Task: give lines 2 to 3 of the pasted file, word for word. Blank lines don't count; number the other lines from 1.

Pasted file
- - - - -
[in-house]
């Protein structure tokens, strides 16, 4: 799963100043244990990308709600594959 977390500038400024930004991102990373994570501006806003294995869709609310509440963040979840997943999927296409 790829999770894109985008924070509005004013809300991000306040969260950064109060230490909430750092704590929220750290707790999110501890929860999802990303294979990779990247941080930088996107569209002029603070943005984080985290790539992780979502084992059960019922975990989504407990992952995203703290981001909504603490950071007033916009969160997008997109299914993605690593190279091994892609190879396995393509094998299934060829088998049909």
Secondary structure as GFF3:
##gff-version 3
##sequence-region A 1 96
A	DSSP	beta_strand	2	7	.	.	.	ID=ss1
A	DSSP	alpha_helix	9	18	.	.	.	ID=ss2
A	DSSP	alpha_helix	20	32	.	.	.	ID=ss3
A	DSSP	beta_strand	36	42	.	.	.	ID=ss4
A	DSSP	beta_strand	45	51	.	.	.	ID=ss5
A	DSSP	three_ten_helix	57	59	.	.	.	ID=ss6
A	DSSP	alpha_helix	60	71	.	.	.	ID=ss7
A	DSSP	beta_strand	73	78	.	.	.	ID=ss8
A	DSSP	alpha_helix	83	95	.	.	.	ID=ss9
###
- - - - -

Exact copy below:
């Protein structure tokens, strides 16, 4: 799963100043244990990308709600594959 977390500038400024930004991102990373994570501006806003294995869709609310509440963040979840997943999927296409 790829999770894109985008924070509005004013809300991000306040969260950064109060230490909430750092704590929220750290707790999110501890929860999802990303294979990779990247941080930088996107569209002029603070943005984080985290790539992780979502084992059960019922975990989504407990992952995203703290981001909504603490950071007033916009969160997008997109299914993605690593190279091994892609190879396995393509094998299934060829088998049909």
Secondary structure as GFF3: